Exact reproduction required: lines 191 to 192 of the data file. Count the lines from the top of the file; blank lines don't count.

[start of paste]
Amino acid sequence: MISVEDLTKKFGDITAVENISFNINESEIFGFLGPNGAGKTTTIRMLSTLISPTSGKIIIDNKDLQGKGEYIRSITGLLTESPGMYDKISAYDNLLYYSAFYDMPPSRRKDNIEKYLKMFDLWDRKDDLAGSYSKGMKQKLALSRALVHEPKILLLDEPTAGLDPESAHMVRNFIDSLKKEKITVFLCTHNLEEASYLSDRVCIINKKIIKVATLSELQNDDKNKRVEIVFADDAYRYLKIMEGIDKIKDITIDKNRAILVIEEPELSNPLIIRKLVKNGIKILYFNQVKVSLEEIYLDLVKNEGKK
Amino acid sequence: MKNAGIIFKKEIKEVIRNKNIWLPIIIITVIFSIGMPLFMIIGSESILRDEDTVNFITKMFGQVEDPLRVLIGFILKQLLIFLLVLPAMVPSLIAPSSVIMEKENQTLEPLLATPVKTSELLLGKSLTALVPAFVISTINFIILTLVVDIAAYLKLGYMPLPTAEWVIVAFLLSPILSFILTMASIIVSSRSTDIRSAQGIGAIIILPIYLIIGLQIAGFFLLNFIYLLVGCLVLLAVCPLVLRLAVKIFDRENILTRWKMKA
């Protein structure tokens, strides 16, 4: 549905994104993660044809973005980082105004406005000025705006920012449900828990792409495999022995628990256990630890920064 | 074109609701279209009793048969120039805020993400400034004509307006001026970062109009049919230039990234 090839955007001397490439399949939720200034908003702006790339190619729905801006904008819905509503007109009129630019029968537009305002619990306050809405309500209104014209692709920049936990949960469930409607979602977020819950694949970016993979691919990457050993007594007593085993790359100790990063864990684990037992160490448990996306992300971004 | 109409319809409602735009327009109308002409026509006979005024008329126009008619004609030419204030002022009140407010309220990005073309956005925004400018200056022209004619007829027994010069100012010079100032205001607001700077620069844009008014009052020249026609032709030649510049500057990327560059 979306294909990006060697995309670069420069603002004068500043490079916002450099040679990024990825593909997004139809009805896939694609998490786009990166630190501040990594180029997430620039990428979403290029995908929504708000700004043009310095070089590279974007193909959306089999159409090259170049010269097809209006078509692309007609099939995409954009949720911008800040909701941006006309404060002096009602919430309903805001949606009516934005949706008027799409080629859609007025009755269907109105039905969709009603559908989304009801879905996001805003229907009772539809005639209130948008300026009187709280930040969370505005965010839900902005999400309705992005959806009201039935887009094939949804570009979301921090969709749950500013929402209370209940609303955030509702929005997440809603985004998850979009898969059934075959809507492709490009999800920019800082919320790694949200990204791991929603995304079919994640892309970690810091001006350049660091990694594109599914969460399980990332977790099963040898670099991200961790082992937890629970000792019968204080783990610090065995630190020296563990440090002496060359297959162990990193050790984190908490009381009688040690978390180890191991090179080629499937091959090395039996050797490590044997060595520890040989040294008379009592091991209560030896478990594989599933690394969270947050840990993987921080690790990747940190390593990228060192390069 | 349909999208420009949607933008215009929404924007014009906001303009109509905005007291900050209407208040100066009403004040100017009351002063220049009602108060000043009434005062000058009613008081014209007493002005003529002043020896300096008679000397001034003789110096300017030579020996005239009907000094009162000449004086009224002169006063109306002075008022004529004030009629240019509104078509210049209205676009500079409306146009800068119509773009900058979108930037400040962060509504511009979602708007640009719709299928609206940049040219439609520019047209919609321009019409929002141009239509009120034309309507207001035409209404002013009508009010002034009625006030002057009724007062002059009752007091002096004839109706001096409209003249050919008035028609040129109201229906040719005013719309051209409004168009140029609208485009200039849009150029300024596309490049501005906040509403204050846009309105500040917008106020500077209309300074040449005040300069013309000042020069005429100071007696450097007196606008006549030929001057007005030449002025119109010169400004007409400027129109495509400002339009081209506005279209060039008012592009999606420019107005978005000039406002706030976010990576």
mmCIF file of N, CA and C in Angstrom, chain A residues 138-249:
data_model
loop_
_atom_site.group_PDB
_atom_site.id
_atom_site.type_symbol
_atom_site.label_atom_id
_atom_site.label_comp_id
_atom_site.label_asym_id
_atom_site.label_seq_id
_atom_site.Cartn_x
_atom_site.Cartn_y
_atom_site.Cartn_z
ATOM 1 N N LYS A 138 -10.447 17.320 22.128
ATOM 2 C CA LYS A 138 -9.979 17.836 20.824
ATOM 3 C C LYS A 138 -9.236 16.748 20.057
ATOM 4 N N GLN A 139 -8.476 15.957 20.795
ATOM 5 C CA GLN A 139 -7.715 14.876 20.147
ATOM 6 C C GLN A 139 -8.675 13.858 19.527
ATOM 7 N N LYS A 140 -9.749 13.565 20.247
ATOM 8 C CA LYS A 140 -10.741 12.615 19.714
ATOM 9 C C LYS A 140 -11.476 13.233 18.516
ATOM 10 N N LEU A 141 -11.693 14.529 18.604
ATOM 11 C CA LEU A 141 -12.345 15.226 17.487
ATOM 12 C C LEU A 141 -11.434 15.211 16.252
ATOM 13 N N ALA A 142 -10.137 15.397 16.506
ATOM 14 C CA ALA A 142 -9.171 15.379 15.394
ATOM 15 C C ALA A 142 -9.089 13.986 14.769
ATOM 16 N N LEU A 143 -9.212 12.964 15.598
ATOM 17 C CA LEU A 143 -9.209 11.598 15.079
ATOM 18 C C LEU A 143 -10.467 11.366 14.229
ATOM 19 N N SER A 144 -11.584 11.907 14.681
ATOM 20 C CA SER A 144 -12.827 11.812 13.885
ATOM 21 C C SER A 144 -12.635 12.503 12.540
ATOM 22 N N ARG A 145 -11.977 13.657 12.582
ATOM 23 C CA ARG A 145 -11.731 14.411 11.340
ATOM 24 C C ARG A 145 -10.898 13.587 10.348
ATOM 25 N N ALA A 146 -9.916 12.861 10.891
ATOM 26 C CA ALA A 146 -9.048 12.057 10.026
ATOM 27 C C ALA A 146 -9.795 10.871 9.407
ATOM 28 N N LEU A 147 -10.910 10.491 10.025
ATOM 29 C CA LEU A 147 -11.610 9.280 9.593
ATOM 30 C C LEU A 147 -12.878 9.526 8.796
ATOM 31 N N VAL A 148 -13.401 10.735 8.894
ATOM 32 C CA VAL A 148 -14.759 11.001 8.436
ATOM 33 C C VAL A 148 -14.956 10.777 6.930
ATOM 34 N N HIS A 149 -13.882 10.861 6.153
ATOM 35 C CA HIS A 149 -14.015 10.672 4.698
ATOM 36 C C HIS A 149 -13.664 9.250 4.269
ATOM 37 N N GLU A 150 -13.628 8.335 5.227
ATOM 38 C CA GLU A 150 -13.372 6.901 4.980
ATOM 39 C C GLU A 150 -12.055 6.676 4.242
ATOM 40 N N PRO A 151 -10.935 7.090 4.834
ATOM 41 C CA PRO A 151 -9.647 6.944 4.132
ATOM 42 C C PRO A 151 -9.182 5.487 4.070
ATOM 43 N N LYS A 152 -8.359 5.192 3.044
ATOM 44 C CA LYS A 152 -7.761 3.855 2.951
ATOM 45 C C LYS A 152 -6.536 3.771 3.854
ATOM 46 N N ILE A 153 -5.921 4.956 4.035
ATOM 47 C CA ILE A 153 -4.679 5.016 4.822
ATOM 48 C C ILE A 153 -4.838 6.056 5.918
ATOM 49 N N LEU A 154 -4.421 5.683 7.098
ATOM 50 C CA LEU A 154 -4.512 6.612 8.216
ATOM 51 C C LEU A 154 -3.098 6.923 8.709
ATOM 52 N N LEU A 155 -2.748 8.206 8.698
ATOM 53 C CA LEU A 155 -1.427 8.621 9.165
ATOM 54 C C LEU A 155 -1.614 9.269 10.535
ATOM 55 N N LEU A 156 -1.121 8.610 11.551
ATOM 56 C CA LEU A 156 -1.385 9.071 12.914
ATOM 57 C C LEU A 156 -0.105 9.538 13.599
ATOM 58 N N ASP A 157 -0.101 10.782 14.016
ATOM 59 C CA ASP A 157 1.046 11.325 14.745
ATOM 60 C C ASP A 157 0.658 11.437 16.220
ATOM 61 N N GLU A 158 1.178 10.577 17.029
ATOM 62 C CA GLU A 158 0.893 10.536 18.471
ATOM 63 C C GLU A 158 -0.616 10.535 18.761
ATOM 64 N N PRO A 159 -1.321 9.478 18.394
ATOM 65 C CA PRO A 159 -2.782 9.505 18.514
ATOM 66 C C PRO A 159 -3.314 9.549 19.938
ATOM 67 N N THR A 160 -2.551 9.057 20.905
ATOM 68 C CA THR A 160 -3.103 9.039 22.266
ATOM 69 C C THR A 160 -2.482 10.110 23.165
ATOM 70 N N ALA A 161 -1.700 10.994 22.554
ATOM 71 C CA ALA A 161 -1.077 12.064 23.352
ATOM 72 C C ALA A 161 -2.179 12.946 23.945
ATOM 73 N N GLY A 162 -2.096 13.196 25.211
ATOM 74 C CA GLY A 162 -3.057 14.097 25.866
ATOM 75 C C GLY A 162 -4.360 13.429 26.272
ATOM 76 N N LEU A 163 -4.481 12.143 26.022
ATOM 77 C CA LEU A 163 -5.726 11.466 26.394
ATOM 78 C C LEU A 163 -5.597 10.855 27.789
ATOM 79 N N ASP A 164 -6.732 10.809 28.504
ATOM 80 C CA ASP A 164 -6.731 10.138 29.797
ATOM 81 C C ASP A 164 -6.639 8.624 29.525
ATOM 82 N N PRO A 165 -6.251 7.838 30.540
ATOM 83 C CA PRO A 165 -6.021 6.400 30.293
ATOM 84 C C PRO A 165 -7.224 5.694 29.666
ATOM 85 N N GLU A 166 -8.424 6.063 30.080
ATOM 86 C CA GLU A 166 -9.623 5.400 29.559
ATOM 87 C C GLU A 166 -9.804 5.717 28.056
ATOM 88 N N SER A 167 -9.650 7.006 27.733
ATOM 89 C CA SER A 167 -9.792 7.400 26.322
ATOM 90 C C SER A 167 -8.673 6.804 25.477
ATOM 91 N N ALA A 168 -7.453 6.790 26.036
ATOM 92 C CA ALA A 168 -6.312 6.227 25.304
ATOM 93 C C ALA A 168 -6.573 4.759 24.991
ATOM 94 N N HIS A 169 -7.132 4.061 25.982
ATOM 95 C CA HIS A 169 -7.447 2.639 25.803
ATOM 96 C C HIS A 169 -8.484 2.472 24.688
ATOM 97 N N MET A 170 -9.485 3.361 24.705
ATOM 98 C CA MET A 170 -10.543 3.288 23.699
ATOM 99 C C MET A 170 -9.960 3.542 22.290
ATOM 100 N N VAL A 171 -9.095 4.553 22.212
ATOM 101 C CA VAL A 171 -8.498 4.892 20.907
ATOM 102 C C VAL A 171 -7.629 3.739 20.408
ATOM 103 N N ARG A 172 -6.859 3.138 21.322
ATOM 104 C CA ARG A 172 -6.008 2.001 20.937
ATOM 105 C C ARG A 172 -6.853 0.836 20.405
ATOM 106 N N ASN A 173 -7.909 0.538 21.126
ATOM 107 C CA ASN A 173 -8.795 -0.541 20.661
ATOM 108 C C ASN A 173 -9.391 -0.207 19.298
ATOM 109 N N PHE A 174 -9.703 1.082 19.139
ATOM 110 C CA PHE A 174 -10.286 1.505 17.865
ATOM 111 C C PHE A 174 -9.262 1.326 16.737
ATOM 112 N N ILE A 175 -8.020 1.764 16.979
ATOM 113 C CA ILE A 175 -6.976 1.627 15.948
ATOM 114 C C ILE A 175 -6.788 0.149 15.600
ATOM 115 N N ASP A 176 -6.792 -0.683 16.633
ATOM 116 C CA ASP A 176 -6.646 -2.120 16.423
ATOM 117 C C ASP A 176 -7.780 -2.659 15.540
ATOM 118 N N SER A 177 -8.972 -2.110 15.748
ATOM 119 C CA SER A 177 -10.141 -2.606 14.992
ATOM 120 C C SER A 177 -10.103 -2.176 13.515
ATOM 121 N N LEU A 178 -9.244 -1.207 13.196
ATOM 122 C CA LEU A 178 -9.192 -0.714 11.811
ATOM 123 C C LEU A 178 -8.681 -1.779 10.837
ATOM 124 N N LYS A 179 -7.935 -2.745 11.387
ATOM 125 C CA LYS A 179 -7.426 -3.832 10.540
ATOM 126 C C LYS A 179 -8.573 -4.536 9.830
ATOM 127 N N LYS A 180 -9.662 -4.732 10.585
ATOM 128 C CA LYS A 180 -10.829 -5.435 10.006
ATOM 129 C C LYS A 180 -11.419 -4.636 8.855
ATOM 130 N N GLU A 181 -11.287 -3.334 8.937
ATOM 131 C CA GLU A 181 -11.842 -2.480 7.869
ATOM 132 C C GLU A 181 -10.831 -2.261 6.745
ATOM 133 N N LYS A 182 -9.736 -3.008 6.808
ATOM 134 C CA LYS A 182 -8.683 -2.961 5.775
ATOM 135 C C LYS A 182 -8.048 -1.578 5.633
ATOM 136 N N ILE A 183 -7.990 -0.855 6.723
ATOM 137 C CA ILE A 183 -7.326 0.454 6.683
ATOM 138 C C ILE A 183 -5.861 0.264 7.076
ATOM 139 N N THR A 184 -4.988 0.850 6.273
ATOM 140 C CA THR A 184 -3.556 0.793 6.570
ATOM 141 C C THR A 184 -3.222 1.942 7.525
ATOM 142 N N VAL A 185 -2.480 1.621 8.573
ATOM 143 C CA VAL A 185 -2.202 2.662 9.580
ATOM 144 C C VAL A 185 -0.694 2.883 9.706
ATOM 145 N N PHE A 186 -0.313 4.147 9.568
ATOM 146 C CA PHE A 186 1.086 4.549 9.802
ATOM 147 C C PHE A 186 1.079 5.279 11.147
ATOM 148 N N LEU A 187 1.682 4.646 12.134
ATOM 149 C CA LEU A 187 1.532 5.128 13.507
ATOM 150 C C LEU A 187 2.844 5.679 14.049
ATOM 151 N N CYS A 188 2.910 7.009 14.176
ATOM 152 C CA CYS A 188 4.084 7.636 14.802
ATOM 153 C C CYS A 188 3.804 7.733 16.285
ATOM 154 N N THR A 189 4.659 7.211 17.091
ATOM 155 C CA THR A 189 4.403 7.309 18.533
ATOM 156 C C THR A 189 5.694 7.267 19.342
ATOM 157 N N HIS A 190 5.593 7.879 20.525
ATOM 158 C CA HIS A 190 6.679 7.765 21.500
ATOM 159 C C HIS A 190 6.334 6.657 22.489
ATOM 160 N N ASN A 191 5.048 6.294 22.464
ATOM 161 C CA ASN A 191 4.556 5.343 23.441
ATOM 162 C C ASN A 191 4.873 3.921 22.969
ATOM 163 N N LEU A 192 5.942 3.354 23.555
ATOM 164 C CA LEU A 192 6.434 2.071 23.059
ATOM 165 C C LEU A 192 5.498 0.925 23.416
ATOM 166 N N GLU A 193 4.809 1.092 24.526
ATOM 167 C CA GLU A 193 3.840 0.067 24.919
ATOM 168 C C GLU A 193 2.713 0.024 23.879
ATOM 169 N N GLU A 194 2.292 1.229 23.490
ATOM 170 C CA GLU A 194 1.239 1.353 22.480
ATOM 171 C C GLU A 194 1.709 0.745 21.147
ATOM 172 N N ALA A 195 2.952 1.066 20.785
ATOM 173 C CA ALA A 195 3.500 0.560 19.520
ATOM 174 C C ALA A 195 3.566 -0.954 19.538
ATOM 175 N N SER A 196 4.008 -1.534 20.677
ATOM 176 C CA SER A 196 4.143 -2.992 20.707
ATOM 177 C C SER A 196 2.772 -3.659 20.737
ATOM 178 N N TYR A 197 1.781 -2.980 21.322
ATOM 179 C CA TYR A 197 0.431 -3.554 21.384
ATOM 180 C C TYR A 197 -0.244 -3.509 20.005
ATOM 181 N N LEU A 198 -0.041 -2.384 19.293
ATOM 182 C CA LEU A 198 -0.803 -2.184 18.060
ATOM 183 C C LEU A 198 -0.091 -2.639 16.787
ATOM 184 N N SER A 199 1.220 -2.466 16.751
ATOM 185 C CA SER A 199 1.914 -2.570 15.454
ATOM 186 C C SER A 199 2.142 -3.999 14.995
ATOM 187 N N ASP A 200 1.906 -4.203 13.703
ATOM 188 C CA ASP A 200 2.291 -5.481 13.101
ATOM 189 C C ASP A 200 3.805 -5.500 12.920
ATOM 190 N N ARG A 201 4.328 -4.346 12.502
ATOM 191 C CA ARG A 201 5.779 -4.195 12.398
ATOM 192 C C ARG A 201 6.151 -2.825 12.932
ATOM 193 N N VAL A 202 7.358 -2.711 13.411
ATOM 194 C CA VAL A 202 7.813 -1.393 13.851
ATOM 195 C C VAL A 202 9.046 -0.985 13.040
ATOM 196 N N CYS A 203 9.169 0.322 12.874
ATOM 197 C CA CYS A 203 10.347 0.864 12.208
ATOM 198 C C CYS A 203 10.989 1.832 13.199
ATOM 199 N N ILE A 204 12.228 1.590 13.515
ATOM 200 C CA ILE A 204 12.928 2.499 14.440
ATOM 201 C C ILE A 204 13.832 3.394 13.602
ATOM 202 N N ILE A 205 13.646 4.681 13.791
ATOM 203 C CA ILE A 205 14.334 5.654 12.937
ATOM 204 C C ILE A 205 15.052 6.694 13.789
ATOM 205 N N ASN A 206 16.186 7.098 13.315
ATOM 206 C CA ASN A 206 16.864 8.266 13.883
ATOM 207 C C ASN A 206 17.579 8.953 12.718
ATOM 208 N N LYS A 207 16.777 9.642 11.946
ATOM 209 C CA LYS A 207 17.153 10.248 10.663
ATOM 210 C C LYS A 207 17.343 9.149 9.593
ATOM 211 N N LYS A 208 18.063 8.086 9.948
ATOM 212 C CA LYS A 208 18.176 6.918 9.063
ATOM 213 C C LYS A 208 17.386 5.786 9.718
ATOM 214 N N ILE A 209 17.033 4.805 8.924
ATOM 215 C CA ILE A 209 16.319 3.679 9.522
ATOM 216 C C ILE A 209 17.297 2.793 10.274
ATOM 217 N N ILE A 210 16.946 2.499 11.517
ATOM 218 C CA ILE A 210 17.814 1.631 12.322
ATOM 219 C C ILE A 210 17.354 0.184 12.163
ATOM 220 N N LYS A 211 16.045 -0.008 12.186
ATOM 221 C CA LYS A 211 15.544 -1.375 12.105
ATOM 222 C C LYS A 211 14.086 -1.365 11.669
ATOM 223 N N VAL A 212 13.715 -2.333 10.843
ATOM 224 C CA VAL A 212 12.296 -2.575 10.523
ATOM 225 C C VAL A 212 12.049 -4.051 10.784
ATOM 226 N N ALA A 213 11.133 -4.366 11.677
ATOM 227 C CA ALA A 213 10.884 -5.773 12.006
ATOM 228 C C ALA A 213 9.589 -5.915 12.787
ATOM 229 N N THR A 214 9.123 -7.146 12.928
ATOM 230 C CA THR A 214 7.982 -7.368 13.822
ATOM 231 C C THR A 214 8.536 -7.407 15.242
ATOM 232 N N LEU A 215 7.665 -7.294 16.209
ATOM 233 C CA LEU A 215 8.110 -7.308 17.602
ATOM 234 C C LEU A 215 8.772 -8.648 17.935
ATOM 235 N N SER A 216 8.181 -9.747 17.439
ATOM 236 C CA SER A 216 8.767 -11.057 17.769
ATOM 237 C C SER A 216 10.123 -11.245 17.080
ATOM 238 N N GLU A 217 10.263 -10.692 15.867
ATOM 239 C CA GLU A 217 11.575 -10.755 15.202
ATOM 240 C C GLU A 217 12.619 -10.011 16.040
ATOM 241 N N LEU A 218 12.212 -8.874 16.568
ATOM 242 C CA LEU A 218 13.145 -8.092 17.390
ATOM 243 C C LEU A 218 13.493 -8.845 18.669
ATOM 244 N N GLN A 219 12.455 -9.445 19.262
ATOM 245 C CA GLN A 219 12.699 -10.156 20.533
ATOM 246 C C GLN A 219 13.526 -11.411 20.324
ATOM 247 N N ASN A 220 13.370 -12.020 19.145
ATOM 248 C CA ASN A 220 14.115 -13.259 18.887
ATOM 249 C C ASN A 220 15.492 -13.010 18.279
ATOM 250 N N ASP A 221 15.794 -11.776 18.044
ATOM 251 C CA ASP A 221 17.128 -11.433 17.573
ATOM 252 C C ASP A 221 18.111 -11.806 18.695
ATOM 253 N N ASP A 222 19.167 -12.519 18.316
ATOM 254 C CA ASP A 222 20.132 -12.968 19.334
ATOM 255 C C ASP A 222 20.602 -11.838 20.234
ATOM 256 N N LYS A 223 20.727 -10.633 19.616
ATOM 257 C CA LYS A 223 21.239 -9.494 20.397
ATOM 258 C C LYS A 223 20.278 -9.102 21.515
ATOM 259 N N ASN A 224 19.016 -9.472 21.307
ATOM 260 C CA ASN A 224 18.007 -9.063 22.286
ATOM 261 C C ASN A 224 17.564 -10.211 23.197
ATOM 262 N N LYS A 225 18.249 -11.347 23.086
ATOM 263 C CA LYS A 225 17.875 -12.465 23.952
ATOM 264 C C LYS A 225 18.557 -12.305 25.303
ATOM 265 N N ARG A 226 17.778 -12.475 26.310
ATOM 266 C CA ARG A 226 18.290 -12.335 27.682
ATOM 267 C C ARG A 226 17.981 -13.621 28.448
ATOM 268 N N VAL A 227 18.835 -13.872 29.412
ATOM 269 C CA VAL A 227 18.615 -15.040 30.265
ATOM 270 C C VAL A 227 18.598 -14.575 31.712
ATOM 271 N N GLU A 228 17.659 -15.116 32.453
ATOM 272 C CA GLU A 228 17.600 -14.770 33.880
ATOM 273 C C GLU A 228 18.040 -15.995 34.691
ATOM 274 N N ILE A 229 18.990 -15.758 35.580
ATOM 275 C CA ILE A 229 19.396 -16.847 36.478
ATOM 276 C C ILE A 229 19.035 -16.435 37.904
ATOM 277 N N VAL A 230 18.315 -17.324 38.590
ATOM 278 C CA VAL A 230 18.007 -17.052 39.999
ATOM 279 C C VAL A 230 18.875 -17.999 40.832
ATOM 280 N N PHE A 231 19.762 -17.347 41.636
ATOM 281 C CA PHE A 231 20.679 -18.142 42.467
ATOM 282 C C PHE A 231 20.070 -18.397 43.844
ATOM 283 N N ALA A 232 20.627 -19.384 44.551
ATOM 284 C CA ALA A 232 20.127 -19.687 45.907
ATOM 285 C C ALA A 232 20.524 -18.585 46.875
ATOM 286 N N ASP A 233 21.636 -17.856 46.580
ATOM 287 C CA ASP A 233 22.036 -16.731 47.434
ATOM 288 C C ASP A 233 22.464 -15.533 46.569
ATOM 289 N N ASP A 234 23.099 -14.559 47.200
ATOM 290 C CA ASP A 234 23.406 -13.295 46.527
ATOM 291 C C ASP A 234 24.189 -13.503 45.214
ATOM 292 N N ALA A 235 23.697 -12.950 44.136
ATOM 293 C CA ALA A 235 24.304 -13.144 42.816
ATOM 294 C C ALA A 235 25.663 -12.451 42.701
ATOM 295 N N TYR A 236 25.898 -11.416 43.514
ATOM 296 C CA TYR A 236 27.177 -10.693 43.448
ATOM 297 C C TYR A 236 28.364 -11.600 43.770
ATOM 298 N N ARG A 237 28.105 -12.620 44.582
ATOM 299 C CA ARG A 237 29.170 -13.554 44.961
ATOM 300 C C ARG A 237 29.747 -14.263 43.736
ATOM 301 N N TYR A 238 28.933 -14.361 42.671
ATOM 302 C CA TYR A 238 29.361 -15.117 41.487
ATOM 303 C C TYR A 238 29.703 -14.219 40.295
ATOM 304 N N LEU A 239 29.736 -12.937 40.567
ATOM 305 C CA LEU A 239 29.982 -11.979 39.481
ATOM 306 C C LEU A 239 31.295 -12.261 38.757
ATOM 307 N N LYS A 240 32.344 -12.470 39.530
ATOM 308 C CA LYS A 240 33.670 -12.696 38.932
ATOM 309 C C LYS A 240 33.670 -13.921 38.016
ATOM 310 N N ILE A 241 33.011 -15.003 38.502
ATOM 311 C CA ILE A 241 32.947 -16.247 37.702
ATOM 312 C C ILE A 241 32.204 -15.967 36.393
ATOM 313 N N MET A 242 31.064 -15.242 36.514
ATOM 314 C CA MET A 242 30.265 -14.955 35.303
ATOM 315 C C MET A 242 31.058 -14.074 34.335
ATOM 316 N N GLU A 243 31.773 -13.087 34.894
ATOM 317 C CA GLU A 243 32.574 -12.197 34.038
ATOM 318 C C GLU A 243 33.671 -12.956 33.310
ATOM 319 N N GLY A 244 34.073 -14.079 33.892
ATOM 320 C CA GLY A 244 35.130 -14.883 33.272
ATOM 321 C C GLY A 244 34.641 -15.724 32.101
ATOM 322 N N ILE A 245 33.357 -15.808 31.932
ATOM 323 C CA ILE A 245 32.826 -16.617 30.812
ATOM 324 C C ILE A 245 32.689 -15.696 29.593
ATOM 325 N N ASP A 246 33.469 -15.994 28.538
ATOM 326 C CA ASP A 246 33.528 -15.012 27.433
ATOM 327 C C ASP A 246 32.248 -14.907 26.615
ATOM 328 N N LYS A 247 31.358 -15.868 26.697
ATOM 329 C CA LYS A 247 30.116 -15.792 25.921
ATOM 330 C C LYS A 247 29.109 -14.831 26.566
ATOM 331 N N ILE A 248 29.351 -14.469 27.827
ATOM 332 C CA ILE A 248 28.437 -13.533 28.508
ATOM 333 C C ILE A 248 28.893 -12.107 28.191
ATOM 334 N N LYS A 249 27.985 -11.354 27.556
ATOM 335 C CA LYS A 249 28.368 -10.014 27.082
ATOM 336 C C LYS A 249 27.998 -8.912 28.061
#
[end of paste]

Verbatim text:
ATOM 175 N N SER A 196 4.008 -1.534 20.677
ATOM 176 C CA SER A 196 4.143 -2.992 20.707